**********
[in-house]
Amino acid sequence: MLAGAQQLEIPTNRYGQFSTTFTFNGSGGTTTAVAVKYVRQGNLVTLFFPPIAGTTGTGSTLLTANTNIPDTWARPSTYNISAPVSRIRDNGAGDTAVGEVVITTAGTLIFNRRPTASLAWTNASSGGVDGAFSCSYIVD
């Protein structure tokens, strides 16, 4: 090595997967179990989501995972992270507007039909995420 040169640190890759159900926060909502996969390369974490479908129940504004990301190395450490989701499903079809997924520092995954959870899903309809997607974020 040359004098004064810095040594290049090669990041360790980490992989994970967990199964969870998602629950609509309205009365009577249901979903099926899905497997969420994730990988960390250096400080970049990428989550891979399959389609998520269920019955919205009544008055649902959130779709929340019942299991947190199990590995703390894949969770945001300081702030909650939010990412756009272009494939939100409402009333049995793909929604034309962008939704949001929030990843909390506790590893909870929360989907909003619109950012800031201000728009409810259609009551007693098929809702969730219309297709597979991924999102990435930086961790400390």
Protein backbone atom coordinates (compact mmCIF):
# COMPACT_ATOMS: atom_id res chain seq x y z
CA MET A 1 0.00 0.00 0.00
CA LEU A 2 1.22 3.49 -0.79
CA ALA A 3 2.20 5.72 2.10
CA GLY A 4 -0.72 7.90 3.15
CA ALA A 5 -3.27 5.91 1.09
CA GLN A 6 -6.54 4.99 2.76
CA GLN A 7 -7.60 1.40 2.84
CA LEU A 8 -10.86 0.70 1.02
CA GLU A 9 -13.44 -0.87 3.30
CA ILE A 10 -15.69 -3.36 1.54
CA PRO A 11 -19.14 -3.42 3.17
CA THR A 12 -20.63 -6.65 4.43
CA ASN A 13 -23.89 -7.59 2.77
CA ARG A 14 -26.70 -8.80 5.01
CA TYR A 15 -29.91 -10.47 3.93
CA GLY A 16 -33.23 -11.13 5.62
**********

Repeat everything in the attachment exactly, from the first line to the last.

[in-house]
Amino acid sequence: MLAGAQQLEIPTNRYGQFSTTFTFNGSGGTTTAVAVKYVRQGNLVTLFFPPIAGTTGTGSTLLTANTNIPDTWARPSTYNISAPVSRIRDNGAGDTAVGEVVITTAGTLIFNRRPTASLAWTNASSGGVDGAFSCSYIVD
């Protein structure tokens, strides 16, 4: 090595997967179990989501995972992270507007039909995420 040169640190890759159900926060909502996969390369974490479908129940504004990301190395450490989701499903079809997924520092995954959870899903309809997607974020 040359004098004064810095040594290049090669990041360790980490992989994970967990199964969870998602629950609509309205009365009577249901979903099926899905497997969420994730990988960390250096400080970049990428989550891979399959389609998520269920019955919205009544008055649902959130779709929340019942299991947190199990590995703390894949969770945001300081702030909650939010990412756009272009494939939100409402009333049995793909929604034309962008939704949001929030990843909390506790590893909870929360989907909003619109950012800031201000728009409810259609009551007693098929809702969730219309297709597979991924999102990435930086961790400390």
Protein backbone atom coordinates (compact mmCIF):
# COMPACT_ATOMS: atom_id res chain seq x y z
CA MET A 1 0.00 0.00 0.00
CA LEU A 2 1.22 3.49 -0.79
CA ALA A 3 2.20 5.72 2.10
CA GLY A 4 -0.72 7.90 3.15
CA ALA A 5 -3.27 5.91 1.09
CA GLN A 6 -6.54 4.99 2.76
CA GLN A 7 -7.60 1.40 2.84
CA LEU A 8 -10.86 0.70 1.02
CA GLU A 9 -13.44 -0.87 3.30
CA ILE A 10 -15.69 -3.36 1.54
CA PRO A 11 -19.14 -3.42 3.17
CA THR A 12 -20.63 -6.65 4.43
CA ASN A 13 -23.89 -7.59 2.77
CA ARG A 14 -26.70 -8.80 5.01
CA TYR A 15 -29.91 -10.47 3.93
CA GLY A 16 -33.23 -11.13 5.62